Last month, a large study in The Lancet Oncology found that about two thirds of female survivors who sought out fertility treatments as adults ultimately became pregnant — a rate of success that mirrored the rate among other infertile women. Other recent studies have found that many men who experience low sperm counts after pediatric cancer, a side effect in two thirds of boys who receive chemotherapy, can undergo procedures that harvest viable sperm, allowing them to father their own children. Doctors say that while there is no doubt that childhood cancer increases the likelihood of infertility, the ovaries and testes of young cancer patients may be more resilient than they had previously thought.
“When we see cancer survivors as adults, depending on how late they are in their reproductive years, radiation and chemotherapy tends to have a pretty suppressive effect on their future fertility,” said Dr. Hal C. Danzer, a reproductive endocrinologist at the Southern California Reproductive Center. “But this speaks to the fact that the ovaries and sperm production are more resilient in young individuals. It’s very encouraging.”
But if fertility treatment is to be successful, time is of the essence. Normally, for example, women under 35 are encouraged to attempt getting pregnant for at least a year before seeing a fertility specialist. For those with a history of cancer, however, the new message should be, “Don’t wait,” said Dr. Lisa R. Diller, the chief medical officer of the Dana-Farber/Boston Children’s Cancer and Blood Disorders Center.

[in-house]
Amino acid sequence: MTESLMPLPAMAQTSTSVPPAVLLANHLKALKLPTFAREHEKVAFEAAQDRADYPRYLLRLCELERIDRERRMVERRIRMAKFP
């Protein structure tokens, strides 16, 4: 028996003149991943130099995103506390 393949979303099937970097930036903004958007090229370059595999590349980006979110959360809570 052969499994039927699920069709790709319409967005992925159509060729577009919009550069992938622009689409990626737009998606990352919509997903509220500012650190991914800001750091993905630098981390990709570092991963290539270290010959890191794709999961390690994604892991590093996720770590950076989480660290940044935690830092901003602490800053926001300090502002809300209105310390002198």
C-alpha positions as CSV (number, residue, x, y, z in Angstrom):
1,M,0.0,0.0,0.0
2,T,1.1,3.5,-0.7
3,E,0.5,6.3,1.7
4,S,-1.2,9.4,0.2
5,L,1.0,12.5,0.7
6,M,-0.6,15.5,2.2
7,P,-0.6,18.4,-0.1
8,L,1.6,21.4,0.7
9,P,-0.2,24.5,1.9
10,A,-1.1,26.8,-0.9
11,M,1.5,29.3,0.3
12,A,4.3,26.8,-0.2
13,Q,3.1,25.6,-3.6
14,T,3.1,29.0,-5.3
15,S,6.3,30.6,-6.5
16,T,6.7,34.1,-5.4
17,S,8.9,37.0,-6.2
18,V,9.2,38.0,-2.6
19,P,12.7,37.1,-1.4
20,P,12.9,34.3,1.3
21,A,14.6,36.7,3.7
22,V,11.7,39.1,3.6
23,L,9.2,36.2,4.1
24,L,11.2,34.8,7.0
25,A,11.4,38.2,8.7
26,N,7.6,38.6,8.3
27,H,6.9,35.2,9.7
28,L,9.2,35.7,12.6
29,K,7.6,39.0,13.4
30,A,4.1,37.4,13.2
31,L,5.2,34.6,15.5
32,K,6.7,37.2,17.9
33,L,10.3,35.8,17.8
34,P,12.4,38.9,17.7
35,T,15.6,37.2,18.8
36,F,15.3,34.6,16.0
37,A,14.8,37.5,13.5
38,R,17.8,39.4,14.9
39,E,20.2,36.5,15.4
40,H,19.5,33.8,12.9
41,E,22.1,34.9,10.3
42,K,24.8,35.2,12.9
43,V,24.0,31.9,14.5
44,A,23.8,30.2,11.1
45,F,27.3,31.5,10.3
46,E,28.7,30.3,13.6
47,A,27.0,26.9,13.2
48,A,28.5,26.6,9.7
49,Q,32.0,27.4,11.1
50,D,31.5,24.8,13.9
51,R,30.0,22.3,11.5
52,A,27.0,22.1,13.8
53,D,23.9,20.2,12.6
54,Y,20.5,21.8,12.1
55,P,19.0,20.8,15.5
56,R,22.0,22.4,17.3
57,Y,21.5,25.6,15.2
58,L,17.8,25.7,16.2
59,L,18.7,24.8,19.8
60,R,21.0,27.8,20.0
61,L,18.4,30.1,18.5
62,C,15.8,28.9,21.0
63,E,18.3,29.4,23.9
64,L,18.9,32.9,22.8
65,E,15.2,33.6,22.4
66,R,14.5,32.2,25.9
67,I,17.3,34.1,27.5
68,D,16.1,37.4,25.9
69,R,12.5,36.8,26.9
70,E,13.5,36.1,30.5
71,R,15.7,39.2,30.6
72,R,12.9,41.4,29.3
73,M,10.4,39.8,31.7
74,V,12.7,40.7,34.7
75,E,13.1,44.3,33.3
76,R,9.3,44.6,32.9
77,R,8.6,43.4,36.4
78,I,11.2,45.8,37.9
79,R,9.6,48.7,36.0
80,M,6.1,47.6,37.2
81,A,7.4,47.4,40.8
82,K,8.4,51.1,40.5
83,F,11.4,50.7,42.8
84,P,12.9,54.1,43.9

“The ovaries after childhood cancer have taken a hit, and they are almost aging more quickly than someone of the same chronological age without cancer,” said Dr. Diller, the lead author of the Lancet study. “In the setting of having had childhood cancer, if a woman is 25 and has been trying to conceive for six months, then I would say see a specialist.”
Typically, childhood survivors tend not to address fertility issues until they are in a relationship and their treatment is many years behind them, said Dr. Aarati D. Didwania, the director of the STAR survivorship program at the Robert H. Lurie Comprehensive Cancer Center at Northwestern University.
“A lot of young women will come in and say, ‘I’m married, we’ve been trying for six months, is this related to my treatment?’ ” she said.
Traditionally, the fertility discussion has involved finding out which cancer therapies patients received and what their hormonal status is like, so doctors can estimate their likelihood of being infertile. Then they can talk about their options, Dr. Didwania said, and whether they need to resort to things like surrogacy, using donor eggs and sperm, or adoption.